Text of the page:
Sunday, March 25, 2007

Mira's Scary Pasture

Ok, here goes, the story of Mira's "Big Adventure." I got Mira's pasture all ready for her on Friday afternoon, and took her down there and turned her loose. I sat on a stool and had fun watching her run around and graze. She LOVED it - normally in a new pen she will explore the boundaries first, but here she started eating right away! I got some good pictures of her and of the pretty day, and then read the book I brought with me. She was rather agitated when I tried to leave to go up to the house, so I ended up staying there for the next couple hours and then took her back to her normal pen.

After our ride the next morning we went down to the pasture and I turned her loose in it again. I hung around for a while, but then I had to go up to the house to do some stuff. (The house is maybe 100 feet away, max.) She started running around in circles and whinnying like horses do when they feel insecure in a new place. I got her a bucket of her regular feed, which she likes even more than grass, and she started eating it, so I came on up. She immediately started running around again!

Bottom line, after 20+ minutes I wasn't getting anything done because she would not calm down and it was worrying me. She never challenged the electric fence or anything, but she just would NOT settle down. I decided it had been long enough and if she hadn't settled down by now, I wasn't going to be able to try to "ignore her 'till she gives up." Besides, I don't believe in ignoring someone who really is scared. So I went down to get her... Somehow, in the intervening time she had knocked over her plastic water bucket and in the process had bruised her left rear leg. Either that, or she jumped over a pile of branches and bruised it that way.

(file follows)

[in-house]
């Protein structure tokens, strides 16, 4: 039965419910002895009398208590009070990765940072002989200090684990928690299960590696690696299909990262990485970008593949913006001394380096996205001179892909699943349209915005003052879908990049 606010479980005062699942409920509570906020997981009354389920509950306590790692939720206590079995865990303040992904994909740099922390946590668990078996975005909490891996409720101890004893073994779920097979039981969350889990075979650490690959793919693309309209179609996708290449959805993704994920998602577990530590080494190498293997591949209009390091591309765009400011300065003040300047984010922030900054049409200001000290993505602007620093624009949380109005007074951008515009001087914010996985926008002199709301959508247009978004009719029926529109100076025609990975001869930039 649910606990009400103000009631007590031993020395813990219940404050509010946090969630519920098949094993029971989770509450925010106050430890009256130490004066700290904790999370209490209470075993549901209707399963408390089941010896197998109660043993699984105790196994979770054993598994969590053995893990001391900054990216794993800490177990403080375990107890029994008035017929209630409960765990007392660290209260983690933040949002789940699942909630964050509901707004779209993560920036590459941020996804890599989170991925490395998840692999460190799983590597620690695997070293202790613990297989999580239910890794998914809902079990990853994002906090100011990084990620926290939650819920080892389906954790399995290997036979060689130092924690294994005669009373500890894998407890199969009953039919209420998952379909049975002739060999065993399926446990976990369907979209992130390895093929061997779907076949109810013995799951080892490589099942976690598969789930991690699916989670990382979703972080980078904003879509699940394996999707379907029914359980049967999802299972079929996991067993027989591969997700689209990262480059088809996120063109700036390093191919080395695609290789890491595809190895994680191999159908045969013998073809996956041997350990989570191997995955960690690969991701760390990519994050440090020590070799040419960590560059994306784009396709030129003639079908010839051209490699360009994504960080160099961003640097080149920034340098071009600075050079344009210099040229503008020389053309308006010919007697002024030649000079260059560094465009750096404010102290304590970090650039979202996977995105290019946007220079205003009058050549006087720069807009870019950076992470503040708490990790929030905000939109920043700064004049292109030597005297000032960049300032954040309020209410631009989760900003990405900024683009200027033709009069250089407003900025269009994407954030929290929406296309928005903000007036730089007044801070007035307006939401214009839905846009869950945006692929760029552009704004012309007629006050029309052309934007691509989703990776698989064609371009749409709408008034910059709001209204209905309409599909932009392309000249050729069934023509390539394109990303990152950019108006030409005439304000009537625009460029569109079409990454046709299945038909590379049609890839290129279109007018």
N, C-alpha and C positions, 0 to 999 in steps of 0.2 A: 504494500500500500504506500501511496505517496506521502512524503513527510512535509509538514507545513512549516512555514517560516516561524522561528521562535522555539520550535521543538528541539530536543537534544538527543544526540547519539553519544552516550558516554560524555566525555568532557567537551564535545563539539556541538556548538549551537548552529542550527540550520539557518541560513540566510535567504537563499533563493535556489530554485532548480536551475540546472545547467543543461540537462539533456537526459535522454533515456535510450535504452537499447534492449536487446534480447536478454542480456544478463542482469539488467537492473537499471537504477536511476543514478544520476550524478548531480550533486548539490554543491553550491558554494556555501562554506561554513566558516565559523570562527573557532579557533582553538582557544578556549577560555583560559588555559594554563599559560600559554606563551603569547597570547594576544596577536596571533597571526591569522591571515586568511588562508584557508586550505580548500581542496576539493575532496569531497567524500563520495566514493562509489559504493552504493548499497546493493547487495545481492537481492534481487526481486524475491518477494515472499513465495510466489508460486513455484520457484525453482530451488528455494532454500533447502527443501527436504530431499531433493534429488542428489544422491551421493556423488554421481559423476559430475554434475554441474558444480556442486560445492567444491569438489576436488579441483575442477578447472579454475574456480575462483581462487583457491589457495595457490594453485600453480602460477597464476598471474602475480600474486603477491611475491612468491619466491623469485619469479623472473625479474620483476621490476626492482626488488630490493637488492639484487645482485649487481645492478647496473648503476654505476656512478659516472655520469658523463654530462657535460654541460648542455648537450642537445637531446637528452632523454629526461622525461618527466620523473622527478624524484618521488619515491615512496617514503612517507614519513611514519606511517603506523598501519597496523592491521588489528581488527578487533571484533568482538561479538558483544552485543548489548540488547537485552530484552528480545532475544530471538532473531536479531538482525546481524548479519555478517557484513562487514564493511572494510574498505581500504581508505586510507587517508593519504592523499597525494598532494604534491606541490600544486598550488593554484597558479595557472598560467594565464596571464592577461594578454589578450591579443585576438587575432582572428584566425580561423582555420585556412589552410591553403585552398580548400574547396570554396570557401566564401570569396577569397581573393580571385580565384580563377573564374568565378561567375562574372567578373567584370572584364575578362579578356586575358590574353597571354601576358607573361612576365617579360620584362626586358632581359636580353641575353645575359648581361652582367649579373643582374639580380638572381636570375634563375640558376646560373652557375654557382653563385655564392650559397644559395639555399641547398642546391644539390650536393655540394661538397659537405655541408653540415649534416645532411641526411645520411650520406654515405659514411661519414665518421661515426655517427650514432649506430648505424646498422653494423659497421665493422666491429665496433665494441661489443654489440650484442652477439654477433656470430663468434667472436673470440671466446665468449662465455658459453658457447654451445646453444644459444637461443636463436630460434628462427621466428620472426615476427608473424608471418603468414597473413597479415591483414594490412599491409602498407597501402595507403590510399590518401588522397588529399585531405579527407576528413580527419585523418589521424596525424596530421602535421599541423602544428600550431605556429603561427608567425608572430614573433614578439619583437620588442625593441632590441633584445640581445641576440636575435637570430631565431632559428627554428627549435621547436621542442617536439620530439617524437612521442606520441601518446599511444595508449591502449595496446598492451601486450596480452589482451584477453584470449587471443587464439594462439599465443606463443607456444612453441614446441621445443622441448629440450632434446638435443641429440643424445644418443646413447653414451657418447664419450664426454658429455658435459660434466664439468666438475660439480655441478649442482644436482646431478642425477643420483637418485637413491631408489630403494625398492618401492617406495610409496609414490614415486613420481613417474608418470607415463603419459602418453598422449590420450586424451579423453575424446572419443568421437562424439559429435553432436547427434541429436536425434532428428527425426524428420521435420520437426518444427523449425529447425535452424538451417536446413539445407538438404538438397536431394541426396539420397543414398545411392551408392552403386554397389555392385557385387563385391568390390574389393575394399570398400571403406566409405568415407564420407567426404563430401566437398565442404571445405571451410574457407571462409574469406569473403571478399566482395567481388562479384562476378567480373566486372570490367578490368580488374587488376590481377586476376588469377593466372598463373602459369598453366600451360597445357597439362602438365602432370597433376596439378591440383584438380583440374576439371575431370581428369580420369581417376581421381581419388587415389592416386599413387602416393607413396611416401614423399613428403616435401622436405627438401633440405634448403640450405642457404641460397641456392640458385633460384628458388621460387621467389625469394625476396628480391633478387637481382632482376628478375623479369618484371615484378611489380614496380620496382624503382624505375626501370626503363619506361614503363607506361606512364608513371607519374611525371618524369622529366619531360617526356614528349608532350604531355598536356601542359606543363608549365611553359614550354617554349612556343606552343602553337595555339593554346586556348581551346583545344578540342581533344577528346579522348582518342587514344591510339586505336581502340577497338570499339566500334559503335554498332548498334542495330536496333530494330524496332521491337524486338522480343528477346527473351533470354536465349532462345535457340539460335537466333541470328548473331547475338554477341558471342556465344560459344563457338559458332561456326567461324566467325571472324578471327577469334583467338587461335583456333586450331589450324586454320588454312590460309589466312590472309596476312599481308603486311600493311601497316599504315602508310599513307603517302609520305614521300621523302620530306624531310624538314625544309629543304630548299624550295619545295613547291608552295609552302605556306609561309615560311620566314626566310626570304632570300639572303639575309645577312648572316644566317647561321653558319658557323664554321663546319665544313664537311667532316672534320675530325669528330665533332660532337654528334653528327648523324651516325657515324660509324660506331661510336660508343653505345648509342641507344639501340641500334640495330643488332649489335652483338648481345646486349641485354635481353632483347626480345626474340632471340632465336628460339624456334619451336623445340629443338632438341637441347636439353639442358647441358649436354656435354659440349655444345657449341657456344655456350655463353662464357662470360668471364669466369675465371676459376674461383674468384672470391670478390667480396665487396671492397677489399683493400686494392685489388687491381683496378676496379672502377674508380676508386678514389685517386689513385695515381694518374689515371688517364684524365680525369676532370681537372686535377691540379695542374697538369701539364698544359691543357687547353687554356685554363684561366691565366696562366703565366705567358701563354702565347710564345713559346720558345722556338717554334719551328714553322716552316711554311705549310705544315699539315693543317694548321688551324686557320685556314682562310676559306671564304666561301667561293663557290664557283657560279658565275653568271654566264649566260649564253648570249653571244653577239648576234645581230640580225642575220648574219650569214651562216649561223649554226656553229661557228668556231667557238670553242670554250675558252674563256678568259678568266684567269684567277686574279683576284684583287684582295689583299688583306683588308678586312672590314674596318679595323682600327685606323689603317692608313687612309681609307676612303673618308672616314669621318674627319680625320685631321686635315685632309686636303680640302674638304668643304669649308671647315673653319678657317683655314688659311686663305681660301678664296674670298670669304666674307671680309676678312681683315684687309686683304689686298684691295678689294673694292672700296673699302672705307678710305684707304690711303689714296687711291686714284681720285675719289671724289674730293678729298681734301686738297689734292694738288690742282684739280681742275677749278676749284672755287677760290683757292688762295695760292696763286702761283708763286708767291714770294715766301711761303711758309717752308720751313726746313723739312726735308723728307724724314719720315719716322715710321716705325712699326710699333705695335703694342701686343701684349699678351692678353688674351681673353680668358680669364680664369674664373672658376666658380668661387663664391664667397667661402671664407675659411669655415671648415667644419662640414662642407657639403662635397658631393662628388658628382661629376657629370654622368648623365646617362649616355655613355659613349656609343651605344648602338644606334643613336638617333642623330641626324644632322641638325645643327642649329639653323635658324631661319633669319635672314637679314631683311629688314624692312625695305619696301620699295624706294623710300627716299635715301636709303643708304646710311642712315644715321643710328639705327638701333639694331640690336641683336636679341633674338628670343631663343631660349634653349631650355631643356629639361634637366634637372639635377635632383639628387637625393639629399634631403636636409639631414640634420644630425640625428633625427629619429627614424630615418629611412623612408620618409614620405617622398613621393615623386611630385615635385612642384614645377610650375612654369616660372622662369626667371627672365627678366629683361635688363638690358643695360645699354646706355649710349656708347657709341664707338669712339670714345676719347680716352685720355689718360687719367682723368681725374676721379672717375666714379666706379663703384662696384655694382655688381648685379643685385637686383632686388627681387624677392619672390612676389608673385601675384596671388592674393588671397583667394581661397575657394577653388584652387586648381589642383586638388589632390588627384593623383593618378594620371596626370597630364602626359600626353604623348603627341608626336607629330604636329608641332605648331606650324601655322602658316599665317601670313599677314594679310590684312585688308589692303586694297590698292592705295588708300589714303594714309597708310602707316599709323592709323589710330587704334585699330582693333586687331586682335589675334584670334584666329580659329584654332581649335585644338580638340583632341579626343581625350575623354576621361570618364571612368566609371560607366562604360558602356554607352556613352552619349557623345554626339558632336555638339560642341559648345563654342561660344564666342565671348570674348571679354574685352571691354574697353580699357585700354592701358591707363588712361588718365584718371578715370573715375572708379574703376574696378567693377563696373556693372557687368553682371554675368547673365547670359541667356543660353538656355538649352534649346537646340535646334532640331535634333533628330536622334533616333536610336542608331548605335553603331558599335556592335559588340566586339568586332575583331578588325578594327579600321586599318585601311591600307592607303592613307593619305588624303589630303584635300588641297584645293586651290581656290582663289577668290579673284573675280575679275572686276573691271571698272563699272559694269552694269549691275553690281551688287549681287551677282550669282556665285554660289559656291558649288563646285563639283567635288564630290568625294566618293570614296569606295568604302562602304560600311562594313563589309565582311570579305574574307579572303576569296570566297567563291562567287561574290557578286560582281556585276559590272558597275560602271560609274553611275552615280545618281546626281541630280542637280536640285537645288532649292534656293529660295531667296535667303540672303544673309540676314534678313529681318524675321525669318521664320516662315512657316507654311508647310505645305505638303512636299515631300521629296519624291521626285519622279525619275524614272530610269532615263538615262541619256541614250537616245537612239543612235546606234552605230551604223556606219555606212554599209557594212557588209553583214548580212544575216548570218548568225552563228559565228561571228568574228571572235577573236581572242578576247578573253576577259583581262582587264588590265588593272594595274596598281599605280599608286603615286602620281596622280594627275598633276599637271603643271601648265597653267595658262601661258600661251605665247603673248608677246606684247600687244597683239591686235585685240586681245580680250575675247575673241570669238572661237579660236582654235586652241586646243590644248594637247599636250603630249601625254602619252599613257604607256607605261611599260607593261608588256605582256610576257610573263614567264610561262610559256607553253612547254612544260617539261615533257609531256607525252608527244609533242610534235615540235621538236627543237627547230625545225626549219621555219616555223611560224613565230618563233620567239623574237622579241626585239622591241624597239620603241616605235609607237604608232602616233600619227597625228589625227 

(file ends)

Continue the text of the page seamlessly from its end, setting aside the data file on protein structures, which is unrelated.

Here is the bruise:

I spent quite a while hosing off her legs and examining her very, very carefully. Nothing's broken that I can tell, (thank God!) the bruise is hardly even swollen, but it doesn't exactly look nice either. No swelling or heat in any tendon/joint area, but she might be a little warm in the area of the bruise - not sure though. I keep checking for warmth, and palpating her legs, but so far she doesn't react except right on the bruise... She might have a little bruise on her right leg, but it does not seem to be bothering her. She is definitely favoring both her hind legs, which I can understand as she ran around for a while AFTER she gave herself that knock.

Once the initial tenderness is gone I will do some handwalking to help her keep that circulation going. She puts full weight on all her feet, but she walks slowly and carefully. I have been watching her from the house (she's in her regular pen now) and she seems to be following her usual movement/resting patterns, which is good. She's just slower. I can deal with not riding for a while, even for several weeks if necessary, but I am frustrated because I have been working at slowly and carefully conditioning her for the last 4 months. I just hope this won't be too much of a set-back for her. I'll keep hosing/icing her back legs several times a day for a week or so... Now, if I could just stop feeling guilty - I know I'm overreacting, but... ;-)

1. Right rear leg 2. Left rear leg 3. Bruised left leg, side view.